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Book by Japanese murder suspect tells of mutilations to mask identity

While on the lam for 2 1/2 years, a Japanese man wanted in the murder of a British woman scissored off his lower lip, dug two moles out of his cheek with a box cutter and gave himself a nose job in an attempt to obscure his identity.

The disclosures come in a book released Wednesday and written from jail by Tatsuya Ichihashi, who will stand trial later this year in the murder and rape of his English teacher, Lindsay Ann Hawker.

Hawker, 22, was found dead in a sand-filled bathtub on the balcony of Ichihashi's apartment in Chiba, east of Tokyo, in March 2007.

Ichihashi, arrested in 2009 after a lengthy nationwide manhunt, admits to taking Hawker's life in the book, "Until the Arrest." But he doesn't describe the crime or his motives, instead detailing his life at large, during which he traveled throughout the country, in constant fear of arrest and obsessed with cosmetic surgery.

While police say that Ichihashi has confessed to assaulting Hawker and that she died from her wounds, he won't enter a plea until the trial begins. The details in the book do not reflect responsibility for anything beyond what Ichihashi has already told investigators. If convicted of murder, he could face the death penalty.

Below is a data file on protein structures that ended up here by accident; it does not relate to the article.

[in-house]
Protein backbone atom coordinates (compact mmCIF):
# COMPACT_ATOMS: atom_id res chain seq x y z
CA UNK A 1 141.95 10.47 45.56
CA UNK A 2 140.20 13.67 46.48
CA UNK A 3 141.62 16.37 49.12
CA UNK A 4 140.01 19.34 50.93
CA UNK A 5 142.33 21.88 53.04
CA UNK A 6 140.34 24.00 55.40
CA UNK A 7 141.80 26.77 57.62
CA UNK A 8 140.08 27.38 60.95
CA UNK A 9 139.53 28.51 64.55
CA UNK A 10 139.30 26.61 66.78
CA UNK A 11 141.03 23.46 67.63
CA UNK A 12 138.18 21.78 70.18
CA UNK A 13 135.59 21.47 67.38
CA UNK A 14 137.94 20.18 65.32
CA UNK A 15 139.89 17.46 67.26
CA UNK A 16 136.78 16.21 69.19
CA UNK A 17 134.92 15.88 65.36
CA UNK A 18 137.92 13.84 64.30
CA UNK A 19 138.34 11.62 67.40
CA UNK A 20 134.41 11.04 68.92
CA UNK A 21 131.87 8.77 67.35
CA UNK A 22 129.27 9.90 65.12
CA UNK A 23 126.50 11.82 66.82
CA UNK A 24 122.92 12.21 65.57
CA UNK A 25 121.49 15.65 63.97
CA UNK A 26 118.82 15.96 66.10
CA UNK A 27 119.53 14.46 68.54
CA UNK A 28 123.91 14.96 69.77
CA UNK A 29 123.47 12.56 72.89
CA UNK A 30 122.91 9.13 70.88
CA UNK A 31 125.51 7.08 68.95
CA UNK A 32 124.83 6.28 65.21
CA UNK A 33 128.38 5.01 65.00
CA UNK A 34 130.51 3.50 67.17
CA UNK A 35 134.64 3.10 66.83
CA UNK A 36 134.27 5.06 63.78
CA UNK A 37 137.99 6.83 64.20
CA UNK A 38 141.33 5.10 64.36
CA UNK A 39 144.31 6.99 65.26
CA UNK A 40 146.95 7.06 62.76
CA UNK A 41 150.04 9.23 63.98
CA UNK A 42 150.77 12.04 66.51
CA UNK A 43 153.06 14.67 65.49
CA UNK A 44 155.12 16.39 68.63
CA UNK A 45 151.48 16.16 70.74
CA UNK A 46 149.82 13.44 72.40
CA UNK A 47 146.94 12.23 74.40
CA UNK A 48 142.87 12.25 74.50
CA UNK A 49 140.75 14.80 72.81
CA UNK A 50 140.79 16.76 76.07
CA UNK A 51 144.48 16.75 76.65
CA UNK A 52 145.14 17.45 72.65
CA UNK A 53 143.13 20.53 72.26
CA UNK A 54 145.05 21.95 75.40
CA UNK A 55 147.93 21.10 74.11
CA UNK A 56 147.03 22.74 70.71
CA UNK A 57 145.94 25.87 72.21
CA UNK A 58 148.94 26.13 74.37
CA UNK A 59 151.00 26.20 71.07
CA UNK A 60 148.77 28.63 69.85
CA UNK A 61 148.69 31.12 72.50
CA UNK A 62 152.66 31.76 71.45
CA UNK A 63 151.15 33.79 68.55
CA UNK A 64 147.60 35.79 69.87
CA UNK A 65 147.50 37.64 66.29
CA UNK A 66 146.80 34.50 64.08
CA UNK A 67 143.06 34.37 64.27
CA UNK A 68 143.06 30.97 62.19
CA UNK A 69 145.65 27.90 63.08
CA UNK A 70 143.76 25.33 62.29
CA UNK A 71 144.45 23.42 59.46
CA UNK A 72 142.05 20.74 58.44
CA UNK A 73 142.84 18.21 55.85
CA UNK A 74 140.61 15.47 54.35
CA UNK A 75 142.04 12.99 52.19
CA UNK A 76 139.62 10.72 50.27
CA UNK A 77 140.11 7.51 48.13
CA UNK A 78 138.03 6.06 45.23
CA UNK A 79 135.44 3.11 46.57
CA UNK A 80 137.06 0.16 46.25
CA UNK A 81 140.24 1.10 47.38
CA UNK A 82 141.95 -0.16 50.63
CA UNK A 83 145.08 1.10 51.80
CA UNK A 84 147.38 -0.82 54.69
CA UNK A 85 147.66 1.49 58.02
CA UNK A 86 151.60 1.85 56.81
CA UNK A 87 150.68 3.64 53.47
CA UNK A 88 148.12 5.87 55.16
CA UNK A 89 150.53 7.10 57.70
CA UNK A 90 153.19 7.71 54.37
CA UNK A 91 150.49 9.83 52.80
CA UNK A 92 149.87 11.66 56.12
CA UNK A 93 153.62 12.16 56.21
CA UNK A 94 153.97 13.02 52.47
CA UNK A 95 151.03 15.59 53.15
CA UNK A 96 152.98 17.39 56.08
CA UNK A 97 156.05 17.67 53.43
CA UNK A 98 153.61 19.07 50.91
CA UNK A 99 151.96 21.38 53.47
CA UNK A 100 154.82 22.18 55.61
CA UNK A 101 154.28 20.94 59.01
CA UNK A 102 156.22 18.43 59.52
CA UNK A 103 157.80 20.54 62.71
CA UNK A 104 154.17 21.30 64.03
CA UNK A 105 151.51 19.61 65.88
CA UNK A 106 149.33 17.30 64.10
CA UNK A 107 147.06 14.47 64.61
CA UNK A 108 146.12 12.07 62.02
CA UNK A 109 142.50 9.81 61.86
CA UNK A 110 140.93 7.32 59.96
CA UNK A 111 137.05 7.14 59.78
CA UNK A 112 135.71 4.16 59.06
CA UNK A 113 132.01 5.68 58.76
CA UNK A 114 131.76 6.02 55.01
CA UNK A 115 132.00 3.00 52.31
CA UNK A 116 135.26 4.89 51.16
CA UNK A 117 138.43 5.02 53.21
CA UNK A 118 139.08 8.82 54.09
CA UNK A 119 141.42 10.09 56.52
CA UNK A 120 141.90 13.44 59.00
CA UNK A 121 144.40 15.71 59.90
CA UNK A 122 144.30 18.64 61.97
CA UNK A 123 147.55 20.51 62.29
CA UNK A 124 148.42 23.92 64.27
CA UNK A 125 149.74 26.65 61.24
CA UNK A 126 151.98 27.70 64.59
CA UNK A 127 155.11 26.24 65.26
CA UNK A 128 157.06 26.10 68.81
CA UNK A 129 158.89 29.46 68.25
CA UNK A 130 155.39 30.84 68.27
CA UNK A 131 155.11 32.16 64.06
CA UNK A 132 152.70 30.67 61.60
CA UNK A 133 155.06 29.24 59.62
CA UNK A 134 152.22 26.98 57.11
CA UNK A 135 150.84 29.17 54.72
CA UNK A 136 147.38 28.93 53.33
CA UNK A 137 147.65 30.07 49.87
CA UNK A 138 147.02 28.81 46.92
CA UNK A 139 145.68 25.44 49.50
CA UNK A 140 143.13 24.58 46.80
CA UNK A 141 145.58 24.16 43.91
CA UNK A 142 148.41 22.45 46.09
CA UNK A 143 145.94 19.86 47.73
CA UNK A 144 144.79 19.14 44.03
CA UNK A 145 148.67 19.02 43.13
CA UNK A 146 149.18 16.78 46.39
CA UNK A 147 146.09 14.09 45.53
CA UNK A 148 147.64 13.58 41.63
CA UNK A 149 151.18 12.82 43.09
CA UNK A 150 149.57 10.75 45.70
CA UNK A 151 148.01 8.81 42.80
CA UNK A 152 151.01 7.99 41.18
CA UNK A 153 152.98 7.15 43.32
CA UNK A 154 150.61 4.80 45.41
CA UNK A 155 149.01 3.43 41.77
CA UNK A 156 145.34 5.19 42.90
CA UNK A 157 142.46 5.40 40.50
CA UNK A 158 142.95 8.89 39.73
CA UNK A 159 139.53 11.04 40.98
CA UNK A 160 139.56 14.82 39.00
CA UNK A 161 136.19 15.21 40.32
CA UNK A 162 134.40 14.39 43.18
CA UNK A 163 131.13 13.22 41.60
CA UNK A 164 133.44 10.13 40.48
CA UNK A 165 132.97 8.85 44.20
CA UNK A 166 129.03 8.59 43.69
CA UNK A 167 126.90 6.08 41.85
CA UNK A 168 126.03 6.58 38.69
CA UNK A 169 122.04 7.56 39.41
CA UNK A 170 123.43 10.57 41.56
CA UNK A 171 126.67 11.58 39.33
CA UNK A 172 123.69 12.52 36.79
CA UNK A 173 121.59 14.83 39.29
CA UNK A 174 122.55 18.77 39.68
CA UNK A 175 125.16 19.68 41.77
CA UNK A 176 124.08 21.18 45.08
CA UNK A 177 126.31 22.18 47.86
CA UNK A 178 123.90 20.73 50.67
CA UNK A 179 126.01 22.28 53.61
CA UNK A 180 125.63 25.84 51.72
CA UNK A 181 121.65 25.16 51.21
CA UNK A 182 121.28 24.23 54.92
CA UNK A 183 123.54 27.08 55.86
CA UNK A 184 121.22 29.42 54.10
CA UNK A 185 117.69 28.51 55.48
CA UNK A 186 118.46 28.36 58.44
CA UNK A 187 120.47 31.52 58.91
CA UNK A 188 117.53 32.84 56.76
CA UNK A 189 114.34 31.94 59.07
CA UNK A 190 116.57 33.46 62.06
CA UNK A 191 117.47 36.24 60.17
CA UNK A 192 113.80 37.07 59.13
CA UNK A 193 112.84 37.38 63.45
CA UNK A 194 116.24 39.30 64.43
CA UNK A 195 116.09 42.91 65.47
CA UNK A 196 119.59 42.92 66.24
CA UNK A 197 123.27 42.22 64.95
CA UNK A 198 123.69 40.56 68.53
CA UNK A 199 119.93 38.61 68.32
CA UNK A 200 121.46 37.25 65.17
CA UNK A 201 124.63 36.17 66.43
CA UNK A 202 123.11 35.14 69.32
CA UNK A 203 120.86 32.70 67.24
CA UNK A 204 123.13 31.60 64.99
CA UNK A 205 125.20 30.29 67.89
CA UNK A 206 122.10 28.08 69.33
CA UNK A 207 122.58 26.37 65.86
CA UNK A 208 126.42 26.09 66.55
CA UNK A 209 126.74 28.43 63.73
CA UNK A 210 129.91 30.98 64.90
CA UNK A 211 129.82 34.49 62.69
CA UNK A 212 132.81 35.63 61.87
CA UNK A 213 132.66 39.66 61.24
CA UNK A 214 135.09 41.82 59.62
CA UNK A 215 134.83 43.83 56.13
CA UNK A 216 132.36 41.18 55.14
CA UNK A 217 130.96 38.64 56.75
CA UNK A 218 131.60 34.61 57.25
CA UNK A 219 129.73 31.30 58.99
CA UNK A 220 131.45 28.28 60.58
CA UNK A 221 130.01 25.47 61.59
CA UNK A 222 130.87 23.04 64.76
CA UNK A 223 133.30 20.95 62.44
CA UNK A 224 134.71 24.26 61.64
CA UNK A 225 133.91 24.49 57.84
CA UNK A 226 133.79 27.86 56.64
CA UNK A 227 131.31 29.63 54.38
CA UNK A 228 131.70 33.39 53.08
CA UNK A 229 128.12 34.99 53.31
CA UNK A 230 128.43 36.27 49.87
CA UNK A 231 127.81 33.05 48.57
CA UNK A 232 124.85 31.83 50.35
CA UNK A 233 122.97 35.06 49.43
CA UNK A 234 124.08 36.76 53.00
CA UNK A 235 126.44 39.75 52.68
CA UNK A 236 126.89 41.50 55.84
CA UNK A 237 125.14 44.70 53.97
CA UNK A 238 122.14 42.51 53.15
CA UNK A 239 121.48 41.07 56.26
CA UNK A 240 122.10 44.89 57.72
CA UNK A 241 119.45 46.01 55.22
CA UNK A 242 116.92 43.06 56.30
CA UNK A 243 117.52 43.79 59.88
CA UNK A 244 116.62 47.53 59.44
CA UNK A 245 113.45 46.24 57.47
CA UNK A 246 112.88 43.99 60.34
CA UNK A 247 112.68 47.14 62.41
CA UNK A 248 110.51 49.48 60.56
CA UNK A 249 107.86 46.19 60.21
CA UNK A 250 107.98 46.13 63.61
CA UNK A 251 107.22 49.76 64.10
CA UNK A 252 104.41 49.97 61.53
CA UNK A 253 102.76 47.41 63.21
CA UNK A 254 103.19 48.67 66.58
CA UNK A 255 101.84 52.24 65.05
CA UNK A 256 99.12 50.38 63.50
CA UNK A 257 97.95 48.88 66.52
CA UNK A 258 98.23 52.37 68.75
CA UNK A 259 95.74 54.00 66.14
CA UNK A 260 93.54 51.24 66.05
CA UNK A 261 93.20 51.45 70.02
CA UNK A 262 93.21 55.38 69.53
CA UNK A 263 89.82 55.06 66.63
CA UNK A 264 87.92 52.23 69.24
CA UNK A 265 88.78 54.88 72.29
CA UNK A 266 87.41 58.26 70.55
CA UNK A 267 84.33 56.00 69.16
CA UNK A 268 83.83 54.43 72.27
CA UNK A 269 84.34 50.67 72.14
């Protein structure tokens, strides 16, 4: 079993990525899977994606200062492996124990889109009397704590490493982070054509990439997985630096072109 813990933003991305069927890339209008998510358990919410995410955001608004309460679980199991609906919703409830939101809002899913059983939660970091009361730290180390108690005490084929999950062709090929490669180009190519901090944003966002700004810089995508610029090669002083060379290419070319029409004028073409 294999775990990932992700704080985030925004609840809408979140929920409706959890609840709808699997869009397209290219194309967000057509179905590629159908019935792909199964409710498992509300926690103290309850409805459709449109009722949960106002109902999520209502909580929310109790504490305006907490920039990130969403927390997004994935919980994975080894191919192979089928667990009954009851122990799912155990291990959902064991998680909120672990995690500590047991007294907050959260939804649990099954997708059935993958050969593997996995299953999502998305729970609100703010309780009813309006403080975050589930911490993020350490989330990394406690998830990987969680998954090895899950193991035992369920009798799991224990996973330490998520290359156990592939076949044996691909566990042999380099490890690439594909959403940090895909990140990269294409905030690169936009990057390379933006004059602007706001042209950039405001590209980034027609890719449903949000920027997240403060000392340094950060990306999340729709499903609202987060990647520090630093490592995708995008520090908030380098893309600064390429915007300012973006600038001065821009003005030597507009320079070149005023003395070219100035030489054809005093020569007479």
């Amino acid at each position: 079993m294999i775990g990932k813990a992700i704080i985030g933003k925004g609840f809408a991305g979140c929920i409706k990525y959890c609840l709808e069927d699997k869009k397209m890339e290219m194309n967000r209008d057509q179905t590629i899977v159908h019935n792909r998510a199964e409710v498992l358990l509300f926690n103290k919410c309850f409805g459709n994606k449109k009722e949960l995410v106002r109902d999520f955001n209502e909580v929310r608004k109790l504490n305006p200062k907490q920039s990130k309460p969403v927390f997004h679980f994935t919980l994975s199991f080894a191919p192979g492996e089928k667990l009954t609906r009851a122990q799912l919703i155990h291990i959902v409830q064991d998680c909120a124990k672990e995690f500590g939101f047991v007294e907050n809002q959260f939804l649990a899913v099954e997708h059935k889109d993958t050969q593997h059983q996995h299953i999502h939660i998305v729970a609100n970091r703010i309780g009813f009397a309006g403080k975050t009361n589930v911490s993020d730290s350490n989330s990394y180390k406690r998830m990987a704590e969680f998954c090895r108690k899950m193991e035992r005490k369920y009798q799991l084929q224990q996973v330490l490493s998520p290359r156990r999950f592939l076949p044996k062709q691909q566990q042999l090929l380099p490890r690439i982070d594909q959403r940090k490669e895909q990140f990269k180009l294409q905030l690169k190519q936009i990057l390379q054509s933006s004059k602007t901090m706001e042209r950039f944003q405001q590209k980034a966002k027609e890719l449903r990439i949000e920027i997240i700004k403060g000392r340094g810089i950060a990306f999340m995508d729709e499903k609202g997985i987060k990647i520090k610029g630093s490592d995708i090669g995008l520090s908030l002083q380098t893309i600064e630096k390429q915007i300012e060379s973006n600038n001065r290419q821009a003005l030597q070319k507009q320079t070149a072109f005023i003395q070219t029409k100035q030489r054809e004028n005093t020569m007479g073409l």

At first, Ichihashi, 32, wandered throughout Tokyo and then drifted north to Aomori prefecture, where he twice tried to cut off part of his lower lip to make it thinner. The first time, he couldn't follow through because of the excruciating pain, he wrote. He finished it up a few days later in a public restroom.

Ichihashi wore several layers of surgical masks to hide the scars but apparently didn't stand out in the spring when many Japanese do the same to escape pollen.

Once he walked past a police station and saw a wanted poster with his face on it. It was then that he sliced off the moles on his left cheek -- prominent on the wanted poster.

Having saved nearly 1 million yen, or $12,100, from a string of construction jobs, he spent most of it on two plastic surgeries, one of them to obtain a longer and narrower nose, and the other to raise the bridge of his nose.

In the end, his attempts to obscure his identity led to his arrest.

Staff at the second clinic took many photos of his left cheek with traces of moles he had removed, which seemed "strange."

The clinic reported his visit and sent the photos to police.

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